It’s well known that stress can be bad for your health, leading to serious health conditions, including heart disease
Older adults commonly experience stress due to social isolation and loneliness. If they have physical or medical limitations, accomplishing daily tasks may exacerbate those health conditions and cause more worry.
Their caregivers tend to lead busy, stressful lives. When faced with the challenge
of caring for family members, often in addition to a full or part-time job, caregivers may forget to take time for themselves
Depression caused by stress affects both seniors and caregivers. According to the Centers for Disease Control and Prevention
, about seven million Americans age 65 and older experience symptoms of depression. Studies
also show that a caregiver’s risk for depression is 30 times greater than that of a non-caregiver, particularly among those caring for dementia patients.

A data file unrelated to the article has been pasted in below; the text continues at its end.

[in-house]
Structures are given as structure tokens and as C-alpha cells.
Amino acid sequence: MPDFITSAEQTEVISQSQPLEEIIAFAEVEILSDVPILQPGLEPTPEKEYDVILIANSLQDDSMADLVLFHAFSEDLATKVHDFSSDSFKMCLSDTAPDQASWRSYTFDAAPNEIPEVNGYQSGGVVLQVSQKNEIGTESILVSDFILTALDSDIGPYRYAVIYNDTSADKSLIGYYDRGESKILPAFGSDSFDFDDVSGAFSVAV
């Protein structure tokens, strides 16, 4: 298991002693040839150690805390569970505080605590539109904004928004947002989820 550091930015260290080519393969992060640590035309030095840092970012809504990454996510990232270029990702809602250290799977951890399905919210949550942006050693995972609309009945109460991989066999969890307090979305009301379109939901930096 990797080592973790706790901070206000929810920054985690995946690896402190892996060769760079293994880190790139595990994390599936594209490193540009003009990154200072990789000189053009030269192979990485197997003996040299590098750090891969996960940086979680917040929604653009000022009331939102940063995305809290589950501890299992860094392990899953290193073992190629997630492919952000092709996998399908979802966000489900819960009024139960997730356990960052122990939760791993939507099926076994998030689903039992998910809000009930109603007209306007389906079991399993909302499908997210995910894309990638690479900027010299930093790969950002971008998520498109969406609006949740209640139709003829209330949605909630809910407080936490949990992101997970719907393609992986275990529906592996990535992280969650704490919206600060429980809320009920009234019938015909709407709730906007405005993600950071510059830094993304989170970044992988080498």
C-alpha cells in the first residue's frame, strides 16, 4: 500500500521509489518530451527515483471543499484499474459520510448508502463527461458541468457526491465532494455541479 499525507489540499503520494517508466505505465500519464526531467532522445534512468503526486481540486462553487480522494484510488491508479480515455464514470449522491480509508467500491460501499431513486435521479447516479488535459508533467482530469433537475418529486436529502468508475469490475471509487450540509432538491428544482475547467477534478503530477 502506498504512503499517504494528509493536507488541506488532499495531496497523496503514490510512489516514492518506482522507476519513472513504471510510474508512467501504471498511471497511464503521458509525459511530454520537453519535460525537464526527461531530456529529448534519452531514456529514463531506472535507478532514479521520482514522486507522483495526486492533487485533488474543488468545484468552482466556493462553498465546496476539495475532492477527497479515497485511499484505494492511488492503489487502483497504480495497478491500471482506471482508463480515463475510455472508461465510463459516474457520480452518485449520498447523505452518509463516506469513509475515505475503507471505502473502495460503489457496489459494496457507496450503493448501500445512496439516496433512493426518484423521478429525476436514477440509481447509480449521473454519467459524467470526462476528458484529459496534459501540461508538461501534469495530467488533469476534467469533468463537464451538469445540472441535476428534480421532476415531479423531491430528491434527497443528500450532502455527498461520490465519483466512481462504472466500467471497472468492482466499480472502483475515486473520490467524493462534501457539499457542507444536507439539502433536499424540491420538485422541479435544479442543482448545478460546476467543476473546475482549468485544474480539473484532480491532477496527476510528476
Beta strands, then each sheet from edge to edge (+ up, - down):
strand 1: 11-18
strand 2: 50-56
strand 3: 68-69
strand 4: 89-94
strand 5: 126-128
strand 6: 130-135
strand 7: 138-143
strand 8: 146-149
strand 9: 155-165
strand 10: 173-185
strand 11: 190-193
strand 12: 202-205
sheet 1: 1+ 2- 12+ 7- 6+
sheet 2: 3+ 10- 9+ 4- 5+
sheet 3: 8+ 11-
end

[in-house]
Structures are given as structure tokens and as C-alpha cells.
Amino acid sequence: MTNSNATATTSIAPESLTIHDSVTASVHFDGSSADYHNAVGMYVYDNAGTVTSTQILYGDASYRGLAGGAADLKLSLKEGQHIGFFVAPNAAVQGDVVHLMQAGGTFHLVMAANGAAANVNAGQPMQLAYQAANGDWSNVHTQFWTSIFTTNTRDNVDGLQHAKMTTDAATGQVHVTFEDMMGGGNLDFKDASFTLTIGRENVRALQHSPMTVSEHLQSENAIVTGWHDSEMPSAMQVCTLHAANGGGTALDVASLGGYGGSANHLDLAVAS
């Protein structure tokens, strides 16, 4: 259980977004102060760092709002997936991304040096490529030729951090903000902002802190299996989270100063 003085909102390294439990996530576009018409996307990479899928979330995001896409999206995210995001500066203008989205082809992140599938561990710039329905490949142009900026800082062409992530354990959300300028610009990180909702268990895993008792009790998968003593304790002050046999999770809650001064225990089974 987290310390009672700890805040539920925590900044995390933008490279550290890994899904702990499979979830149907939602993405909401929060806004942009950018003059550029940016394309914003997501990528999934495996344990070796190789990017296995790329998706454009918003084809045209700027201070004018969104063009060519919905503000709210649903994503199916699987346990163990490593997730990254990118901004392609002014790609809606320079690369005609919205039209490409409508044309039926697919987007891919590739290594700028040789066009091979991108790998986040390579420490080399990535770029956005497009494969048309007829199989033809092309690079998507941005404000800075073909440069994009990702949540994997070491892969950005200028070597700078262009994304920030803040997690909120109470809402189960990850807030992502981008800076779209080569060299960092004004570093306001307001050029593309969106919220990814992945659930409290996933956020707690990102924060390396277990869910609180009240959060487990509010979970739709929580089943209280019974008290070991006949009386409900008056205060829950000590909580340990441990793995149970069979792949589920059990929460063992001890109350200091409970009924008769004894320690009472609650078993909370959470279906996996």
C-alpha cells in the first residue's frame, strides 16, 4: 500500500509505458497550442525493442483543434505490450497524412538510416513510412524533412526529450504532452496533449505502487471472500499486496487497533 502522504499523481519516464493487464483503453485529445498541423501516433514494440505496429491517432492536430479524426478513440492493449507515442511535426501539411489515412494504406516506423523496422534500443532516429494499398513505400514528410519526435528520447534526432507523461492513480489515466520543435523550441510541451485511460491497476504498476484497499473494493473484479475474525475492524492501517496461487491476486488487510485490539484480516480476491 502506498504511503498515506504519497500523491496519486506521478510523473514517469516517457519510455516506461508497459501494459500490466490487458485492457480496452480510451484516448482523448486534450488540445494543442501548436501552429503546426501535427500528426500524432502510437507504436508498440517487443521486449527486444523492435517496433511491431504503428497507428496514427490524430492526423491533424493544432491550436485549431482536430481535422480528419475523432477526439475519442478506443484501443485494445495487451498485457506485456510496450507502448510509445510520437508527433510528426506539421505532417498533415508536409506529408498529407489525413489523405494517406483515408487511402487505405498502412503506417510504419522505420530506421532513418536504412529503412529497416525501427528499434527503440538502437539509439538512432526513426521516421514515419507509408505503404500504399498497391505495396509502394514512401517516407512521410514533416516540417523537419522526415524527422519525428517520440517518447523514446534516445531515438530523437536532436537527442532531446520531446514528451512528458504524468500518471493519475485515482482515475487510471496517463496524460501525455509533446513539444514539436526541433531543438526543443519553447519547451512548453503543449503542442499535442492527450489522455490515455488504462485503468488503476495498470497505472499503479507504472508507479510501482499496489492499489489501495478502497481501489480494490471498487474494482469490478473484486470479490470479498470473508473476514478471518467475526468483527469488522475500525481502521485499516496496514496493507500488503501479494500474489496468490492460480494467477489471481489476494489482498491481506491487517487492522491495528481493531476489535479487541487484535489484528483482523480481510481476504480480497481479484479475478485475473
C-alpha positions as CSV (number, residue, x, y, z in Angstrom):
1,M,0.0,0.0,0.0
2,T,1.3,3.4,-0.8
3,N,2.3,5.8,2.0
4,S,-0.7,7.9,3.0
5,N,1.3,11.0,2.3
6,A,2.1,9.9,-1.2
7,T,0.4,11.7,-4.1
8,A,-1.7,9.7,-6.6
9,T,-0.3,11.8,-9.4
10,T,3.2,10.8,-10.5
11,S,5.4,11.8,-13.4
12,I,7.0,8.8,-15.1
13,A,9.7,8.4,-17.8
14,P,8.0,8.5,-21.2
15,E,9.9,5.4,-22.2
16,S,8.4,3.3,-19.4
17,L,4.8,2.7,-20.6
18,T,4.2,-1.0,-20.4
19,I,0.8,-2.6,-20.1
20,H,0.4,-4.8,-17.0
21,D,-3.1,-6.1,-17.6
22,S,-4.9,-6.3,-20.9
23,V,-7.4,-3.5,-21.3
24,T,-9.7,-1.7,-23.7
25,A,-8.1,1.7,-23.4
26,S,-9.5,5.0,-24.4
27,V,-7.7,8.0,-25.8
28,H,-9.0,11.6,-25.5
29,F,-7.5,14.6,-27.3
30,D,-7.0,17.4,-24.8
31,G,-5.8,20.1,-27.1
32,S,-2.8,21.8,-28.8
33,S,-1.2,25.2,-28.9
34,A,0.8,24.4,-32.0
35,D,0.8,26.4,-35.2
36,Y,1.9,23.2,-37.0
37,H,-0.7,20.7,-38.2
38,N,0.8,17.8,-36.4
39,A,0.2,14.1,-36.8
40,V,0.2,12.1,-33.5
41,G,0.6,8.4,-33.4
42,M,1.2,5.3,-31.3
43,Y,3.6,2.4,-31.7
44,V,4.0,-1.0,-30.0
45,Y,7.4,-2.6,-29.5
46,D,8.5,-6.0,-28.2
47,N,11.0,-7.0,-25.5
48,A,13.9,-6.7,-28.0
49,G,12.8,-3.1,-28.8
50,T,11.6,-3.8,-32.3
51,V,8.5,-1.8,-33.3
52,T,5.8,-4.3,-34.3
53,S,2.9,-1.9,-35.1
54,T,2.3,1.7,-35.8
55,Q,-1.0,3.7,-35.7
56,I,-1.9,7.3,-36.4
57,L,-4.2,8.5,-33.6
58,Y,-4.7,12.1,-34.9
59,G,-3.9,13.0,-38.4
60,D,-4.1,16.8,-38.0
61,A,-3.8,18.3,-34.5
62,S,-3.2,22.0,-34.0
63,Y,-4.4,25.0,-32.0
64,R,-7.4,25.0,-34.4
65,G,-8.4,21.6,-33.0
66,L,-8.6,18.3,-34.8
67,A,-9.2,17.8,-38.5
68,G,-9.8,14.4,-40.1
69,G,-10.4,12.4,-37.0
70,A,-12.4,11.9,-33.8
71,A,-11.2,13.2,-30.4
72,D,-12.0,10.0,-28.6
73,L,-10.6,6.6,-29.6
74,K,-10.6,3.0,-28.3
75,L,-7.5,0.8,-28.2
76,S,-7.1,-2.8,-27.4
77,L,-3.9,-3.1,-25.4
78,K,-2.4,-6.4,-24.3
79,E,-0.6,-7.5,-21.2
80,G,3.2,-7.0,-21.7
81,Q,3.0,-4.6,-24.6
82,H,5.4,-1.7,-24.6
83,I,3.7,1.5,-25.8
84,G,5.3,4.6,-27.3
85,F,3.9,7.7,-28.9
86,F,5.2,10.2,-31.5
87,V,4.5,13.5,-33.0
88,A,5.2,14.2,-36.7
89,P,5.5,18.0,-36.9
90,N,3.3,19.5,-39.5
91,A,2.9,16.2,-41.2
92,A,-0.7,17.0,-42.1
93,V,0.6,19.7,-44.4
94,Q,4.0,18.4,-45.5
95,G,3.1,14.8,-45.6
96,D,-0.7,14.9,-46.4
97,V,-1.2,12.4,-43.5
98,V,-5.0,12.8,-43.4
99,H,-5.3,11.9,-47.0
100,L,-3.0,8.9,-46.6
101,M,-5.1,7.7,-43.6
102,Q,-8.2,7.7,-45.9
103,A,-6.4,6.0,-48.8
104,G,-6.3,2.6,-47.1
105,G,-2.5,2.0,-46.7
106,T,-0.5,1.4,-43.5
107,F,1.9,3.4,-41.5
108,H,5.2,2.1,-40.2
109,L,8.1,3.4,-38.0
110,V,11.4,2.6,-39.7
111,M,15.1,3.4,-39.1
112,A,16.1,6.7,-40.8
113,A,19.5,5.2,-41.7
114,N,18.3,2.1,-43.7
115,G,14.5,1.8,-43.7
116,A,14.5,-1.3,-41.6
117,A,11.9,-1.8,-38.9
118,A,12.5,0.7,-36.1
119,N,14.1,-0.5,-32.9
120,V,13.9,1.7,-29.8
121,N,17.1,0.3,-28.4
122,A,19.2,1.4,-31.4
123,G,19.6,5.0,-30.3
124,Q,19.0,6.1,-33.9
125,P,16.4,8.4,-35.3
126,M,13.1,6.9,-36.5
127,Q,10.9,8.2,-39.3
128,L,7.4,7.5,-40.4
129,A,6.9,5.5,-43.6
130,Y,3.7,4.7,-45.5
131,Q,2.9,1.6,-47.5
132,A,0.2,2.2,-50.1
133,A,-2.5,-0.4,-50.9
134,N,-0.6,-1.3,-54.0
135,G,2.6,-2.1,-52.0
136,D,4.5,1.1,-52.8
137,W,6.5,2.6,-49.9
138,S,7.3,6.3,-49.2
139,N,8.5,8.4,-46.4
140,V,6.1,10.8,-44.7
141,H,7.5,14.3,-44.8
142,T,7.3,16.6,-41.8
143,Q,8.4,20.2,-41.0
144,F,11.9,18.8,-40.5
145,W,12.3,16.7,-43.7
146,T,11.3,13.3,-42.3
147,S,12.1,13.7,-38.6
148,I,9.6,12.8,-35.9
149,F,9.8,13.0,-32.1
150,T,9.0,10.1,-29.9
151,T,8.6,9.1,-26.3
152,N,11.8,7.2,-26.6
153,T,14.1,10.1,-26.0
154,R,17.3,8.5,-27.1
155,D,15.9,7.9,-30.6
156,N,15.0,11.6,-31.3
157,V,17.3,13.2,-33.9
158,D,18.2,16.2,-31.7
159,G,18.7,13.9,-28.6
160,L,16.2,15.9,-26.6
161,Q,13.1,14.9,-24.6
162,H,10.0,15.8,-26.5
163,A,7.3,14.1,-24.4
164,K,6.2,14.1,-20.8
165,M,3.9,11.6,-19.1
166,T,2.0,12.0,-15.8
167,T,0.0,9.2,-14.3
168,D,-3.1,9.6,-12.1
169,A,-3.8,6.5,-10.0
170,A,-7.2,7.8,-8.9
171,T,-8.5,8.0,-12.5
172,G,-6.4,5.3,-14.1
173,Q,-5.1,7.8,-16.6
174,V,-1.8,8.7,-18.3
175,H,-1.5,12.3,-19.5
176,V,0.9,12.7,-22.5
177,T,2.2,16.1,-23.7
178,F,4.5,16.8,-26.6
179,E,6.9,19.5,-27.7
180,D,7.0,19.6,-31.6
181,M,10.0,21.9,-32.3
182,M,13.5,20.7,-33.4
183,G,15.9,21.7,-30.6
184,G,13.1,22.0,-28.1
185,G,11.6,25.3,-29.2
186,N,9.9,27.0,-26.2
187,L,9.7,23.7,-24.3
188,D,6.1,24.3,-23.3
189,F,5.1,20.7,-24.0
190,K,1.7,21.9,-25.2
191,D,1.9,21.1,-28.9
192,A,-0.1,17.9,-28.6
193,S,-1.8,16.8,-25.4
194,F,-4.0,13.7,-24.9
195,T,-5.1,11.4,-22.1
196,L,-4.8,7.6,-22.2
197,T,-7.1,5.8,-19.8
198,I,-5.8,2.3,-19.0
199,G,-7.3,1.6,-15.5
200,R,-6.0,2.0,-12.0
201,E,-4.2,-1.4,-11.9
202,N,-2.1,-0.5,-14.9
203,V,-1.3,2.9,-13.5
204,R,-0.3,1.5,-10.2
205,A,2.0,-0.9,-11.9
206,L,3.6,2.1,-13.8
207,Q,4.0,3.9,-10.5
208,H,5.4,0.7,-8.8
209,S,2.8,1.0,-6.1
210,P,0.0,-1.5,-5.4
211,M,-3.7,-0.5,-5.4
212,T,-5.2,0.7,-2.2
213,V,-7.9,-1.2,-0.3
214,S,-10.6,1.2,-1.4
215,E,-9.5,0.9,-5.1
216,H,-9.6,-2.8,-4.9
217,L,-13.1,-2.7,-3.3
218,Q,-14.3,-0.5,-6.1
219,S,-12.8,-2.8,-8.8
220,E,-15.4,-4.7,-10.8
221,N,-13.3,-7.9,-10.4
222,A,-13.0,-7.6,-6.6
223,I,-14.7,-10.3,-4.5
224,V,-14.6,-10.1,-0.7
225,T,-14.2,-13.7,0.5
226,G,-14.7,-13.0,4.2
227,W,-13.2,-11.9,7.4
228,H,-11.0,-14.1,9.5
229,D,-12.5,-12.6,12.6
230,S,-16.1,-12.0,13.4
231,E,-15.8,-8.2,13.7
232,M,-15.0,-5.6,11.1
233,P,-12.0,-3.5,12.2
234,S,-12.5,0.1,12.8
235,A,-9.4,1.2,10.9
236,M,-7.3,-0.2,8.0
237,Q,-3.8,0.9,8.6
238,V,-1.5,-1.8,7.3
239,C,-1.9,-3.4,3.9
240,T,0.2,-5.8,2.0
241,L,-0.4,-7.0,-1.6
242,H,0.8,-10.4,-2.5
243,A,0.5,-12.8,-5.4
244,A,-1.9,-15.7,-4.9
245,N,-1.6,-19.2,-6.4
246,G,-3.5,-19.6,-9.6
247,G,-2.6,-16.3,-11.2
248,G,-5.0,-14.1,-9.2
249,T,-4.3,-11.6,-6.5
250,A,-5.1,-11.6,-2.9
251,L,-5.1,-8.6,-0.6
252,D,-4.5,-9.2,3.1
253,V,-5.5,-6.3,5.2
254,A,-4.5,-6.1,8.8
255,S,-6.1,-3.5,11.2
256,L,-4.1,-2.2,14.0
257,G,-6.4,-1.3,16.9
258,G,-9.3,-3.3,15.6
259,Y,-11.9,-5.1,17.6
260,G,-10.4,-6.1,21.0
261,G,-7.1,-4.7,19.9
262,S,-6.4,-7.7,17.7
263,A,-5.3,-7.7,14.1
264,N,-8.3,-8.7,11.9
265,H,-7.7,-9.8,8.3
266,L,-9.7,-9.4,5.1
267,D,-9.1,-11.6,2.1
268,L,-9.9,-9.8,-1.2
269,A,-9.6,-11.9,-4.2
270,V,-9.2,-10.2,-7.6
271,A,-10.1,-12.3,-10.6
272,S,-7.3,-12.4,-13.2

Take steps now to alleviate stress and improve your health. Here are some suggestions:
- Spend time with friends, family, and pets.
- Go outside. Try walking, hiking, biking, or gardening.
- Make time for self-reflection. Write in a journal, meditate, or practice breathing exercises.
- Get enough sleep, eat healthy meals, and drink plenty of water.
- Listen to music or read a good book.
- Join a group for something you’re interested in, like a knitting club or book club.
- Express your emotions – laugh, cry, ask for help, and seek counseling if you need it.
- Practice self-care by taking a bath, getting a massage, or doing your nails.
Finding a program that helps you better manage care for yourself or a loved one can also relieve stress. We’ve seen firsthand how the Program of All-inclusive Care for the Elderly (PACE)
can be a lifeline for seniors and caregivers. Learn more about stress-relieving senior care services included in PACE, like transportation
, social engagement
, respite care
, and more